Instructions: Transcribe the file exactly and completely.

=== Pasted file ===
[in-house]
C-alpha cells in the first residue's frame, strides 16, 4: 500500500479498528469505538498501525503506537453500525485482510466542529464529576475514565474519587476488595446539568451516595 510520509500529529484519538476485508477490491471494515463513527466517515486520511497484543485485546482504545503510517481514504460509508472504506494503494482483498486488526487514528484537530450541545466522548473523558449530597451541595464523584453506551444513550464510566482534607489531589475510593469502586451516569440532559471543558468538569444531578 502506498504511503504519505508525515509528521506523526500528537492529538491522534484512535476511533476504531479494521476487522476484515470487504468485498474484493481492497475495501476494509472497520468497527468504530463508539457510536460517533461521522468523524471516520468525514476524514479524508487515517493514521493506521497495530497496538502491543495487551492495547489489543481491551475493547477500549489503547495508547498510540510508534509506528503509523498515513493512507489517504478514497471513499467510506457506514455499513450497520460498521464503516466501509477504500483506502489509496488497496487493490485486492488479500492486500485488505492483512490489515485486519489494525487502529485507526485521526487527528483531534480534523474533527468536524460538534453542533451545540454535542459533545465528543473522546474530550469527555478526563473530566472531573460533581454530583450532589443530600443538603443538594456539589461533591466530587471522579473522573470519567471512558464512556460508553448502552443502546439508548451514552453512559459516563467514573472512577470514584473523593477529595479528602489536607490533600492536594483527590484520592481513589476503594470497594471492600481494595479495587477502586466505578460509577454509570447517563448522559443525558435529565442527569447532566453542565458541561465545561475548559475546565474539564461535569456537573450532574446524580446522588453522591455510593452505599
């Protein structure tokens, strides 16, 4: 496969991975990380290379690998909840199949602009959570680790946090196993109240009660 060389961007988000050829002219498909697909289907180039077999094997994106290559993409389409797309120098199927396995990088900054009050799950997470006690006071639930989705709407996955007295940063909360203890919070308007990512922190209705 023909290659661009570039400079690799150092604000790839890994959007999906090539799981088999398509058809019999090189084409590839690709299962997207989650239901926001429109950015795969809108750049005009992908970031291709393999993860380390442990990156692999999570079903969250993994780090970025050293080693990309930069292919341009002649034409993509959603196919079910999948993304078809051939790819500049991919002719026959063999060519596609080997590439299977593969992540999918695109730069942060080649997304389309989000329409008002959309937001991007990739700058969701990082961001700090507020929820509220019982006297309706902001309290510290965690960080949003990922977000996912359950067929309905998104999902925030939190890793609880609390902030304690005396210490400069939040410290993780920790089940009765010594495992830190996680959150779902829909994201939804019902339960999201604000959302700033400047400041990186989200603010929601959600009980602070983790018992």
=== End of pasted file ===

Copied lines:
[in-house]
C-alpha cells in the first residue's frame, strides 16, 4: 500500500479498528469505538498501525503506537453500525485482510466542529464529576475514565474519587476488595446539568451516595 510520509500529529484519538476485508477490491471494515463513527466517515486520511497484543485485546482504545503510517481514504460509508472504506494503494482483498486488526487514528484537530450541545466522548473523558449530597451541595464523584453506551444513550464510566482534607489531589475510593469502586451516569440532559471543558468538569444531578 502506498504511503504519505508525515509528521506523526500528537492529538491522534484512535476511533476504531479494521476487522476484515470487504468485498474484493481492497475495501476494509472497520468497527468504530463508539457510536460517533461521522468523524471516520468525514476524514479524508487515517493514521493506521497495530497496538502491543495487551492495547489489543481491551475493547477500549489503547495508547498510540510508534509506528503509523498515513493512507489517504478514497471513499467510506457506514455499513450497520460498521464503516466501509477504500483506502489509496488497496487493490485486492488479500492486500485488505492483512490489515485486519489494525487502529485507526485521526487527528483531534480534523474533527468536524460538534453542533451545540454535542459533545465528543473522546474530550469527555478526563473530566472531573460533581454530583450532589443530600443538603443538594456539589461533591466530587471522579473522573470519567471512558464512556460508553448502552443502546439508548451514552453512559459516563467514573472512577470514584473523593477529595479528602489536607490533600492536594483527590484520592481513589476503594470497594471492600481494595479495587477502586466505578460509577454509570447517563448522559443525558435529565442527569447532566453542565458541561465545561475548559475546565474539564461535569456537573450532574446524580446522588453522591455510593452505599
């Protein structure tokens, strides 16, 4: 496969991975990380290379690998909840199949602009959570680790946090196993109240009660 060389961007988000050829002219498909697909289907180039077999094997994106290559993409389409797309120098199927396995990088900054009050799950997470006690006071639930989705709407996955007295940063909360203890919070308007990512922190209705 023909290659661009570039400079690799150092604000790839890994959007999906090539799981088999398509058809019999090189084409590839690709299962997207989650239901926001429109950015795969809108750049005009992908970031291709393999993860380390442990990156692999999570079903969250993994780090970025050293080693990309930069292919341009002649034409993509959603196919079910999948993304078809051939790819500049991919002719026959063999060519596609080997590439299977593969992540999918695109730069942060080649997304389309989000329409008002959309937001991007990739700058969701990082961001700090507020929820509220019982006297309706902001309290510290965690960080949003990922977000996912359950067929309905998104999902925030939190890793609880609390902030304690005396210490400069939040410290993780920790089940009765010594495992830190996680959150779902829909994201939804019902339960999201604000959302700033400047400041990186989200603010929601959600009980602070983790018992």